Ionic liquid electrodeposition of silver, the preferred REM mirror metal, has apparently only been studied at ambient temperatures for small concentrations of silver ion (25 mM) dissolved in liquid EMI+ tetrafluoroborate [Y. Katayama, S. Dan, T. Miura and T. Kishi, J. Electrochem. Soc. 148, C102 (2001)] and EMI+ chloroaluminate systems [Q. Zhu, C. L. Hussey and G. R. Stafford, J. Electrochem. Soc. 148, C88 (2001)]. Steady-state silver deposition currents for the unstirred liquids were less than 0.4 mA/cm2 in both systems. For the tetrafluoroborate system, “a silver-white deposit without brightness” was obtained. Electrodeposition of silver and several other metals from fused mixtures of the metallic chlorides and ethyl pyridinium bromide at 135° C. has been reported [F. H. Hurley and T. P. Wier, Jr., J. Electrochem. Soc. 98, 203 (1951)] but this temperature would be unsuitable for most optical modulation devices and the quality of the electrodeposits obtained was not stated.
The present invention is a reversible electrodeposition optical modulation device employing an ionic liquid electrolyte, which is comprised of a mixture of an ionic organic compound and the salt of an electrodepositable metal. For high concentrations of electrodepositable metal ions in the ionic liquid electrolyte, the effects of mass transport limitations are minimized and high currents for metal deposition and dissolution can be sustained. It is generally preferable to maximize the concentration of electrodepositable metal ions by utilizing an ionic liquid not containing substantial quantities of other metal ions. In this case, the concentration of electrodepositable metal ions and the diffusion-limited deposition/dissolution currents can be as much as four times higher than those for a typical solvent-based electrolyte. In addition, the conductivities of ionic liquids are usually at least an order of magnitude lower than those of electrolytes employing a solvent, which enhances the uniformity of the electrodeposit obtained for a given set of conditions. Thus, the ionic liquid electrolyte of this invention also enables uniform electrodeposition (and electrodissolution) with thinner electrolyte layers, which can significantly reduce the cost of the electrolyte. Ionic liquids also offer a wide operating temperature range and have practically no vapor pressure, which facilitates device sealing and operation at elevated temperatures. At ambient temperatures, ionic liquids tend to be very viscous and adhesive, which expands cell assembly options and minimizes electrolyte splattering during cell breakage.
One embodiment of the present invention is a reversible electrochemical mirror (REM) device employing an ionic liquid electrolyte (containing electrodepositable metal ions) in contact with a transparent mirror-forming electrode and a counter electrode. The mirror electrode is typically comprised of a thin surface modification layer of noble metal (e.g., platinum) on a layer of a transparent conducting oxide (e.g., indium tin oxide) on a glass or plastic substrate. The noble metal layer enhances nucleation so that mirror electrodeposits are obtained. Generally, the counter electrode is a sheet or layer of the electrodepositable mirror metal for devices that are designed to control radiation reflection, and is a locally distributed inert metal electrode for devices that also transmit radiation. The device reflectance is determined by the thickness of the mirror metal layer on the mirror electrode, which can be adjusted by applying a voltage of the appropriate polarity to cause mirror metal electrodeposition or dissolution, while the reverse process occurs at the counter electrode. Applications for REM devices include automotive rear and side view mirrors with adjustable reflectivity, attenuators for display brightness control, and smart windows for use in transportation vehicles and buildings.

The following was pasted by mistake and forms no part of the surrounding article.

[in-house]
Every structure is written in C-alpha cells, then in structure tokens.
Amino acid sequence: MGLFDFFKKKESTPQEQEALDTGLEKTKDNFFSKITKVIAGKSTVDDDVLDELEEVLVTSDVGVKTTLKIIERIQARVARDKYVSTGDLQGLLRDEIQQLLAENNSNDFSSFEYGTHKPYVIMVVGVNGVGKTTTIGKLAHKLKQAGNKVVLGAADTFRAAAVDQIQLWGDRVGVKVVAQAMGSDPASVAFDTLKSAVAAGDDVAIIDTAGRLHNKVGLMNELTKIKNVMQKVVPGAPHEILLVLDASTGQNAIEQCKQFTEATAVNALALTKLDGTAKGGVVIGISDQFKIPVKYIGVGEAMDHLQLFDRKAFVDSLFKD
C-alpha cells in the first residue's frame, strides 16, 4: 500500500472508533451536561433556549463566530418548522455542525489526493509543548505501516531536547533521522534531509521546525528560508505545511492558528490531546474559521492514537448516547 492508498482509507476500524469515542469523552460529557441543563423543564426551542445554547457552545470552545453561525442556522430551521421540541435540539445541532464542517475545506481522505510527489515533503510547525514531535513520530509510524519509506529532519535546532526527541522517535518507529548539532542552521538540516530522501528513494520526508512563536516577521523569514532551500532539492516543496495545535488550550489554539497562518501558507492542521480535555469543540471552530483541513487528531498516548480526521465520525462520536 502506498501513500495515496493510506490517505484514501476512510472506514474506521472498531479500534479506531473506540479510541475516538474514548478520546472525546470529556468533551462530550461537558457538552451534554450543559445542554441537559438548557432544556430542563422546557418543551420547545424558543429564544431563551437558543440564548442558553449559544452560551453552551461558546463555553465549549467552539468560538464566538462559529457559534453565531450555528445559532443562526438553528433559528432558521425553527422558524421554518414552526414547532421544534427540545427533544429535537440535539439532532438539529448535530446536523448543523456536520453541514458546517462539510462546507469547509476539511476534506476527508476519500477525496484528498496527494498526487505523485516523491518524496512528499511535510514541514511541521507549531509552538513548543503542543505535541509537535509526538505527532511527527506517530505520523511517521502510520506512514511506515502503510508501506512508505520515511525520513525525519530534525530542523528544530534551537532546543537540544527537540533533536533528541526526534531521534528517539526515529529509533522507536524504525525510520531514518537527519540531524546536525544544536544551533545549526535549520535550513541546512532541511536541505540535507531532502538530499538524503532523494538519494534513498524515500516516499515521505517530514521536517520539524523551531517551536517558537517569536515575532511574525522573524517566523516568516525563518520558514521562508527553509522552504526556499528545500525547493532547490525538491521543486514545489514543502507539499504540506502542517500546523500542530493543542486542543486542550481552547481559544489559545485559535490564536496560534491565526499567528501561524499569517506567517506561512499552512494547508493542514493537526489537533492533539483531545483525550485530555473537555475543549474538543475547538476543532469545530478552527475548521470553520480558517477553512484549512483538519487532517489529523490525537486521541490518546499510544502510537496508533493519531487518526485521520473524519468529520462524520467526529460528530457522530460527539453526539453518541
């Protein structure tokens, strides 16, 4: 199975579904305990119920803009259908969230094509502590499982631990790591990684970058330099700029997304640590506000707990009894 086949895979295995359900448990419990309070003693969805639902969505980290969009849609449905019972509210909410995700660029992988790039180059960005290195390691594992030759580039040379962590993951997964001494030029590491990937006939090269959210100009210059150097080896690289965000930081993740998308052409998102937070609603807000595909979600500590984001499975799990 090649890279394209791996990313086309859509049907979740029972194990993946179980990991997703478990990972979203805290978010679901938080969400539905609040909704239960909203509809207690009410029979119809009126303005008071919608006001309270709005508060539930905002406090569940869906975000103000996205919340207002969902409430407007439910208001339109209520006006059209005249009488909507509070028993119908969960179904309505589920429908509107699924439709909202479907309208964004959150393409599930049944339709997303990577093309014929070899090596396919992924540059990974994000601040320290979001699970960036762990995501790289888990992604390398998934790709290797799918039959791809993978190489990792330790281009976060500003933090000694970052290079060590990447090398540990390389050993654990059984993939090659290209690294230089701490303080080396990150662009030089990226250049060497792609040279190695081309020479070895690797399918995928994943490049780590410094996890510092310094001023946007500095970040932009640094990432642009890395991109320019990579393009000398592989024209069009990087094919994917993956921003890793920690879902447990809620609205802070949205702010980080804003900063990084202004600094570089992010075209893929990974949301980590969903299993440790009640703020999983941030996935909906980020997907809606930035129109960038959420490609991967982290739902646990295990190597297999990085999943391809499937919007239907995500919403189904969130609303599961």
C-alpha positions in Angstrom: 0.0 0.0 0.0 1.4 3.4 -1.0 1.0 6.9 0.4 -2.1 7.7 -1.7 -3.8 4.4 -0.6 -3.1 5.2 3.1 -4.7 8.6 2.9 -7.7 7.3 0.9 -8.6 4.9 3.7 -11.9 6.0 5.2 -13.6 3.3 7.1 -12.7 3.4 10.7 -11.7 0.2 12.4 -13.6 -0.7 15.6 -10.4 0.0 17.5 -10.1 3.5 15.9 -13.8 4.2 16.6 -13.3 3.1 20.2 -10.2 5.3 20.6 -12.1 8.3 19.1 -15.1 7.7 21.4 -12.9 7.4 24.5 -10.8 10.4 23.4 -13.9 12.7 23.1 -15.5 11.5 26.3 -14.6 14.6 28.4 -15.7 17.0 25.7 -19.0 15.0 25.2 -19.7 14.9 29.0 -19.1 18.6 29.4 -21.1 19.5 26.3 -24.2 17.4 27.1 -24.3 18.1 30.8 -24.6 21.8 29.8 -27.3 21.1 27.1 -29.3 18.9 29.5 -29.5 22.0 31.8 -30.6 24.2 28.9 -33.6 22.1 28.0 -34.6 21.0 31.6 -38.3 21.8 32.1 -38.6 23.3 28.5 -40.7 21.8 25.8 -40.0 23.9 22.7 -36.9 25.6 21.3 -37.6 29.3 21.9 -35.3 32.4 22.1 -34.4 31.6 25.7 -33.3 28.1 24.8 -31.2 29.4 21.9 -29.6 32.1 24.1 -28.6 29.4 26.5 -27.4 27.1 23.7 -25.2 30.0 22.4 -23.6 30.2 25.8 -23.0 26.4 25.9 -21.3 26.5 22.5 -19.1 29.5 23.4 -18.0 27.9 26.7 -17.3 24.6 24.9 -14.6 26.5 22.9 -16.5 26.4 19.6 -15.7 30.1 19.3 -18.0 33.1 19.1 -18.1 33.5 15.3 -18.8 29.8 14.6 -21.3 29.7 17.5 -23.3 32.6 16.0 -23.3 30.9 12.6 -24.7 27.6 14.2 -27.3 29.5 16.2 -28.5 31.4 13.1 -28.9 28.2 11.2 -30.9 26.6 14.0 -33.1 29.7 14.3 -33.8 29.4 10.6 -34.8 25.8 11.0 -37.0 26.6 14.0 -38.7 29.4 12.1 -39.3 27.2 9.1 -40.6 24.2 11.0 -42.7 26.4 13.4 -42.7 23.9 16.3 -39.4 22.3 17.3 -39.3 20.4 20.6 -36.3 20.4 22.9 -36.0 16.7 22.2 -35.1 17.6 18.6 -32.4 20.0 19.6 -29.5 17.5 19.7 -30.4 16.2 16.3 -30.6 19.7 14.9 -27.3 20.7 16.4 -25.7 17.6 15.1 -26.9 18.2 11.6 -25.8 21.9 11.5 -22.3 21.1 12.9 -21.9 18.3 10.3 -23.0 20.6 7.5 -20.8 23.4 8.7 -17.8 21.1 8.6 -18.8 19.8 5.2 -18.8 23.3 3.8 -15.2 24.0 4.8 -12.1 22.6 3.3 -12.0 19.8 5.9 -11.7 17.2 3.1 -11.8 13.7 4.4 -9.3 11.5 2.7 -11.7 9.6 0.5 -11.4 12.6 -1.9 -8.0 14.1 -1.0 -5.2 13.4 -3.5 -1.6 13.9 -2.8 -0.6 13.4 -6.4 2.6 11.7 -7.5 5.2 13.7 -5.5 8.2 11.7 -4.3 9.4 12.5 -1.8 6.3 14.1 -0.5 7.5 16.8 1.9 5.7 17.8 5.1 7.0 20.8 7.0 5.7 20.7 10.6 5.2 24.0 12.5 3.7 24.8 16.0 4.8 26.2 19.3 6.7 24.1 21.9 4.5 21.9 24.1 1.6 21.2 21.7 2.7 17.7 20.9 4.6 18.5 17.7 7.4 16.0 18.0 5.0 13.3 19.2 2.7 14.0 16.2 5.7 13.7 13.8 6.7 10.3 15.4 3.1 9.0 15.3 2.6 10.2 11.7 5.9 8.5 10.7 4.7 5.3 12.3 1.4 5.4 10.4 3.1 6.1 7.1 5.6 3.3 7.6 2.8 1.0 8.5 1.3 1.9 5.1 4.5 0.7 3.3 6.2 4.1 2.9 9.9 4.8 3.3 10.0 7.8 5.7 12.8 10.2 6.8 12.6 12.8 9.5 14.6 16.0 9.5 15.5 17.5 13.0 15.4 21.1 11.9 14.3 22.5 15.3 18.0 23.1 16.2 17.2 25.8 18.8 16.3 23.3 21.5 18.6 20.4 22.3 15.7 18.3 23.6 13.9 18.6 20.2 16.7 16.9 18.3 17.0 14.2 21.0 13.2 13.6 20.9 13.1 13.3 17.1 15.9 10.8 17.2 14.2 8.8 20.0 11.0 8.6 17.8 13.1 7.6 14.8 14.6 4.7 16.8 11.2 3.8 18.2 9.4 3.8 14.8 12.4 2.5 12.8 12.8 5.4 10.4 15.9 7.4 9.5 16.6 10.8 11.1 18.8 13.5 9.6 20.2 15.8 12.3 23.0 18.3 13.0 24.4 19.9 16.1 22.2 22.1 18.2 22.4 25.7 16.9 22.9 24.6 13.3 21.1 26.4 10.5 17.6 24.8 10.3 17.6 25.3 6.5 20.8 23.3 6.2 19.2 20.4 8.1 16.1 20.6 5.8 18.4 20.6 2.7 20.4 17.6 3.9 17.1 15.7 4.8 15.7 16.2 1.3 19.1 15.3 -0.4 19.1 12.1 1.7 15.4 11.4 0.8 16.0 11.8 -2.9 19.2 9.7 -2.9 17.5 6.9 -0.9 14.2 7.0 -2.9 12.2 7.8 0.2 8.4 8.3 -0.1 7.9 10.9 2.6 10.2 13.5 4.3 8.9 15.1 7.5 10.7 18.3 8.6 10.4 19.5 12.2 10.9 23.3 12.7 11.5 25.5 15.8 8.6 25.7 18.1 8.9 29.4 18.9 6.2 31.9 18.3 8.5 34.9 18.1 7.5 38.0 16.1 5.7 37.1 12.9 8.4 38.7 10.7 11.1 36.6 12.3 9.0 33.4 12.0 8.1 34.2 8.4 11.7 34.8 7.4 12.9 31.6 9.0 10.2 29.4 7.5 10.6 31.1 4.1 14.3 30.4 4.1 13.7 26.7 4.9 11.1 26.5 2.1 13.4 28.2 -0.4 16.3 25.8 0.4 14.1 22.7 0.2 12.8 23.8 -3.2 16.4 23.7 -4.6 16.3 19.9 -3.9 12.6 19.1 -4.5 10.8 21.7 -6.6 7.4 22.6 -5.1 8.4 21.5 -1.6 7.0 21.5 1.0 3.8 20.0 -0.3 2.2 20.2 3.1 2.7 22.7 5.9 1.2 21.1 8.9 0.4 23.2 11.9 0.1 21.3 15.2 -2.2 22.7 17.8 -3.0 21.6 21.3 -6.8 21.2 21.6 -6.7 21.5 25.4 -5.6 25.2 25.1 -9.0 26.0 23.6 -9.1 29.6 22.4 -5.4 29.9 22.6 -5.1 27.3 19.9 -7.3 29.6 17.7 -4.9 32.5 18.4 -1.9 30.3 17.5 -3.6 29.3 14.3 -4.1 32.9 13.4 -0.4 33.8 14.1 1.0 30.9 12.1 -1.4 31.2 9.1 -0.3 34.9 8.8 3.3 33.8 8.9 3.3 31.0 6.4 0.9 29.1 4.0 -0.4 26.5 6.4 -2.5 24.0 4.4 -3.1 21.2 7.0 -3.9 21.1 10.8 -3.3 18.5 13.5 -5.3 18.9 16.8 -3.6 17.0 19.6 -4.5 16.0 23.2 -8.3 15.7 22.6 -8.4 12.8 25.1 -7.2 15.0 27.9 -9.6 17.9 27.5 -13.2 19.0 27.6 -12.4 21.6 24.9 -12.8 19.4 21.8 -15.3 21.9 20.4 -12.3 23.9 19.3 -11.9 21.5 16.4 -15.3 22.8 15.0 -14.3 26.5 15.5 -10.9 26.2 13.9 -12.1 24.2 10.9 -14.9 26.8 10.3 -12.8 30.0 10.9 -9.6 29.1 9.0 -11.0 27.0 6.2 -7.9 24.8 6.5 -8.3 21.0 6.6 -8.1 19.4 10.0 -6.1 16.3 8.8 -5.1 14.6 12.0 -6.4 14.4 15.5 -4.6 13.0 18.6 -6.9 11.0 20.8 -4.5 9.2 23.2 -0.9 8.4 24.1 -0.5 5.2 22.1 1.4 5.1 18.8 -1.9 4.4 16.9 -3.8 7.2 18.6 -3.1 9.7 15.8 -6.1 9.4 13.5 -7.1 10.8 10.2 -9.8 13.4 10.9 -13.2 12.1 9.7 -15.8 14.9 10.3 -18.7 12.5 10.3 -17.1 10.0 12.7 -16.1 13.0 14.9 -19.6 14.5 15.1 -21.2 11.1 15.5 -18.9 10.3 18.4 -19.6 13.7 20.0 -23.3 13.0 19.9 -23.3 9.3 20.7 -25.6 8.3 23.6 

Another embodiment of the present invention is a reversible electrodeposition display device employing an ionic liquid electrolyte. A typical device of this type involves reversible metal electrodeposition on electrically isolated and separately addressable electrodes, which serve as display elements (e.g., pixels or alpha-numeric segments). Use of an ionic liquid electrolyte for display devices provides both faster switching and enhanced electrolyte resistance, which enhances switching uniformity and suppresses cross-talk between display elements. Poorly-reflecting electrodeposits may be used on display elements to block or absorb light, or an inert surface modification layer may be used to provide mirror deposits that reflect light. Reflective elements may be viewed directly or used for projection displays.